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"We will spend $700 million on pet costumes for the most expensive Halloween in history" 2024-04-17 04:54:05

Charlie doesn't want to sit still for a photo.

A Chihuahua-terrier mix in a Superman cape sits next to pumpkins, twirling and sniffing the decor. Jaelin King, standing behind her phone's camera, raises the pitch of her voice to remind him that he's a good boy. Then she holds up a dollar bill, and her wrinkled companion's canine attention holds still long enough for a decent shot.

"We figured Superman would be a good costume because he's just a great all-around dog," King said during a recent visit to a Maryland farm for an autumn festival with her family. One of her two kids is celebrating his first Halloween.

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Halloween is a big party. But if that bothers you, you're not alone FAMILY Do you find Halloween fun but also stressful? You're not alone "I usually have multiple costumes for the kids, but I think this year we went one each," King said. Charlie was the only one with two.

When Charlie isn't a superhero, he'll be dressed as a doughnut.

According to the National Retail Federation, American consumers are expected to spend $700 million on pet costumes this Halloween. Overall, Halloween spending in the U.S. is likely to surpass $12 billion, setting a new record. The NRF estimates the average shopper will spend $108 on candy, costumes, and decorations.

Pumpkin, hot dog, bat, bee, and spider were ranked the top costumes for pets in a survey. Apparently, the opinion of the pets themselves was not sought on this matter. Neither Alissa Peters nor Mike Nemanich, dressed as Jasmine and Aladdin, lead their cheerful Shih Tzu, Bailey, who's dressed as a tiger.

"When I pulled the costume out of the package, she kind of looked at me like, 'Do we really have to do this again?'" Peters chuckled. "You've got to be a team player here."

Candies can cost $500, but the thrills are priceless. Before the COVID-19 pandemic, Halloween spending in the United States was actually on the decline. But as quarantined people started decorating their homes more for holidays, they didn't stop.

The Denchfields are expecting between 400 and 500 children to pass through the haunted maze their family home turns into every Halloween night in Bethesda, Maryland.

"It's like a universal holiday where everyone can have a good time," said Kurt Denchfield, standing next to a crate of plastic blood: fake blood, severed limbs, and gory brains.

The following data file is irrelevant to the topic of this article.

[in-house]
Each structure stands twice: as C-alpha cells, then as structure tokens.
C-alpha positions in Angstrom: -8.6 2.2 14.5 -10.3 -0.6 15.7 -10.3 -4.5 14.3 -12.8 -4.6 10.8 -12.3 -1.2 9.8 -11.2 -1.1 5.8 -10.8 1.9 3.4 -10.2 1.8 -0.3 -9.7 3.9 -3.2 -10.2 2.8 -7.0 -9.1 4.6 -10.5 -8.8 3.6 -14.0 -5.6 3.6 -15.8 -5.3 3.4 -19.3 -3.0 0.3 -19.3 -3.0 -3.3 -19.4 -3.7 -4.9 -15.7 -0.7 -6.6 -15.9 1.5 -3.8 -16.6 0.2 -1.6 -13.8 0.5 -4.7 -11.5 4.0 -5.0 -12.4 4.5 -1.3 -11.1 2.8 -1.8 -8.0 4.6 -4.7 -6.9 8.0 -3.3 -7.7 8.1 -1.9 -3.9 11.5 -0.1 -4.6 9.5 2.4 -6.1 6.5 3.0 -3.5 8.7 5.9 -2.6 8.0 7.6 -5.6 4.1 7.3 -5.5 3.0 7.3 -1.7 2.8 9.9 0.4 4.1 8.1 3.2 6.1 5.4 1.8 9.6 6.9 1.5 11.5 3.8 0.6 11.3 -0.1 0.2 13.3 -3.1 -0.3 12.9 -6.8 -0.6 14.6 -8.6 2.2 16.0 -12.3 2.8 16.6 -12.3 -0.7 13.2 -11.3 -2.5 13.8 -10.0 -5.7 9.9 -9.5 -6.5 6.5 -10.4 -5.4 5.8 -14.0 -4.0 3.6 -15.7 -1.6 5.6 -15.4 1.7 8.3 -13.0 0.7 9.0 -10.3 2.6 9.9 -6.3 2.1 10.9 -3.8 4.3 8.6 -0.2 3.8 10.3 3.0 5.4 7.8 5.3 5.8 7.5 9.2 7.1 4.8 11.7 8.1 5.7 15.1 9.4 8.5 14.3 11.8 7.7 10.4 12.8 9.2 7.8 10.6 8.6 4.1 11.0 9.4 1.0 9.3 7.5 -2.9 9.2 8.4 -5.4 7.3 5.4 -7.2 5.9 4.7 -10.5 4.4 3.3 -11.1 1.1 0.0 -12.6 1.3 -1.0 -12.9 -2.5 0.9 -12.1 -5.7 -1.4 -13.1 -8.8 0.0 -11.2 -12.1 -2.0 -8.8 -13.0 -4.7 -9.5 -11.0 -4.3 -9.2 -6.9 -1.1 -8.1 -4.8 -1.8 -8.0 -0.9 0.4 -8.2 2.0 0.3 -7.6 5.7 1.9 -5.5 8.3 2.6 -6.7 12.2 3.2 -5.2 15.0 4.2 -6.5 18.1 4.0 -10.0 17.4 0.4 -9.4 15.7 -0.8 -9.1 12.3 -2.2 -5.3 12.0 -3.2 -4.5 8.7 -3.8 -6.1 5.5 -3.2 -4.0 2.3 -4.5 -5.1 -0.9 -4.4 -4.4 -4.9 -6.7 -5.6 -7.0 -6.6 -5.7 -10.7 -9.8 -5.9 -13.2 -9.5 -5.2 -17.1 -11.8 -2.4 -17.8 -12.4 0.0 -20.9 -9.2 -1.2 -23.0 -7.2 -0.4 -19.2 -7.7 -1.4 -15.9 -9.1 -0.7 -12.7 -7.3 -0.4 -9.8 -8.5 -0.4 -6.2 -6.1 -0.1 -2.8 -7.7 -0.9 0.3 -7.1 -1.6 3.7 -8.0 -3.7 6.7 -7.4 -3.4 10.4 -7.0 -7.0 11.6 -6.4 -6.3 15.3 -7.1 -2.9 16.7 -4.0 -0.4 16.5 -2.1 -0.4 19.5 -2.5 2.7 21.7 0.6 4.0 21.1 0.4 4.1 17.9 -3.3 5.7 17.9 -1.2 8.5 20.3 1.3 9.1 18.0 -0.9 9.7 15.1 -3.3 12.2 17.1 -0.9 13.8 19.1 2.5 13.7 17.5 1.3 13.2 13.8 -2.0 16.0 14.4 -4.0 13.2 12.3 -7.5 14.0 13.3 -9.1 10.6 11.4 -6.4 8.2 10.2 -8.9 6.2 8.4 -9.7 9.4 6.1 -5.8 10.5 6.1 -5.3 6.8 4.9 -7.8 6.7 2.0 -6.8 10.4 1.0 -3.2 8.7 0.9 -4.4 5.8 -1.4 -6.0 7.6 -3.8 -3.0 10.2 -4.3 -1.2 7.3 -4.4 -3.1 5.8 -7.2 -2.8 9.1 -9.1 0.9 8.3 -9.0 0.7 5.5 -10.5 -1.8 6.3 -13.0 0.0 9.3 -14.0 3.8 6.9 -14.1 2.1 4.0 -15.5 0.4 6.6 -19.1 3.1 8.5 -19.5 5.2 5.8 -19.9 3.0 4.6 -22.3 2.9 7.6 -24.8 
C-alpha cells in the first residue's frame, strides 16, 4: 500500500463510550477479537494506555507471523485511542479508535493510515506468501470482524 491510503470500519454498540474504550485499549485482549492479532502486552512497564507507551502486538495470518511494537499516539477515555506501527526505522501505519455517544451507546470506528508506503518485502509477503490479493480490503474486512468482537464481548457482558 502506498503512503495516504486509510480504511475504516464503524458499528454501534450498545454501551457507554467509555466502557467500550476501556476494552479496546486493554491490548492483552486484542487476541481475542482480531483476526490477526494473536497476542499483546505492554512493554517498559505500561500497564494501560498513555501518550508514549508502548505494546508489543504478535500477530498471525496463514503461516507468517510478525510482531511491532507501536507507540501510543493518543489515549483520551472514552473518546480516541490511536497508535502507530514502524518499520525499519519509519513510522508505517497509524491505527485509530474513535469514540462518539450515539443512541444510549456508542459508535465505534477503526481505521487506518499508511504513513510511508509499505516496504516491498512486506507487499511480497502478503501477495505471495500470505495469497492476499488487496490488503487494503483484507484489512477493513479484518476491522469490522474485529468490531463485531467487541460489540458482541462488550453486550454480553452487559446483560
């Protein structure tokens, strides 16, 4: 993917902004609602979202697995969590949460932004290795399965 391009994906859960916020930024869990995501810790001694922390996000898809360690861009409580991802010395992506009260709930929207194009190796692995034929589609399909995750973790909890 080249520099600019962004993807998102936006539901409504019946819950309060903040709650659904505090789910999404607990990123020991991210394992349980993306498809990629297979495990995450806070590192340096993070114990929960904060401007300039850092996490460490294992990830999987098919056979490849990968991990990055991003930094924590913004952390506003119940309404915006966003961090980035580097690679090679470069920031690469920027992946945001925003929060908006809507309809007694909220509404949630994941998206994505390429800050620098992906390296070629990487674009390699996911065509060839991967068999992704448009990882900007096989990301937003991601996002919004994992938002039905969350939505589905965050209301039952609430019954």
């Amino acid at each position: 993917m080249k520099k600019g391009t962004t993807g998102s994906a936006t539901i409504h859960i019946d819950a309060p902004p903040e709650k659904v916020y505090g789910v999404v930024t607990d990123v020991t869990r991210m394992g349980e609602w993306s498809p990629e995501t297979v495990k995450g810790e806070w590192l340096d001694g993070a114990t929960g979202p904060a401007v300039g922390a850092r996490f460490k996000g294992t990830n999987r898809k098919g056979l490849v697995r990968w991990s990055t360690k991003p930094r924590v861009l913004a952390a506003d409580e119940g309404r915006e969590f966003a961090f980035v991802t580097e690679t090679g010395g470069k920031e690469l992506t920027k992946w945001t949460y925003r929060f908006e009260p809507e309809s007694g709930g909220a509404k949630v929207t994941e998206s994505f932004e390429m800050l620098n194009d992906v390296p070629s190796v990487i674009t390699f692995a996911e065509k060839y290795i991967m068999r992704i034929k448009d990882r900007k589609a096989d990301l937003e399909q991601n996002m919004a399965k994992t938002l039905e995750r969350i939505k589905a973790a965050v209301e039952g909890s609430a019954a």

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Each year, his family transforms their front yard into a haunted maze that's become a top Halloween destination in suburban Bethesda.

To get a treat here, you have to navigate through fog and dodge glowing skeletons, sparking electric tentacles, howling monsters, and, at least one of the Denchfields' six kids wielding a chainsaw.

Kurt Denchfield works on the maze of ghosts, which gets bigger every year. Heather Denchfield is a corporate buyer, and she confirms one of the reasons holiday spending is up: everything's getting more expensive. More expensive sugar, cotton, and building materials mean pricier candies, costumes, and decorations.

To cut costs, the Denchfields reuse their frightening stash year after year. They got cornstalks and pallets through Kurt's landscaping business. But there's one Halloween indulgence they don't skimp on: full-size chocolate bars, waiting for the maze's survivors.

"By the end of the night, we go from full size to fun size," Heather said.

"That's after 400 candy bars," Kurt chimed in. According to their estimate, they've spent $500 on all that chocolate.

And the number of visitors to the haunted maze keeps growing by about 50 kids each year, Kurt added, though he doesn't know if that's from word of mouth or Halloween spirit gone wild.

"We might need a bigger yard if we're going to keep expanding it," he said. "Maybe we can annex the neighbor's yard for one night."

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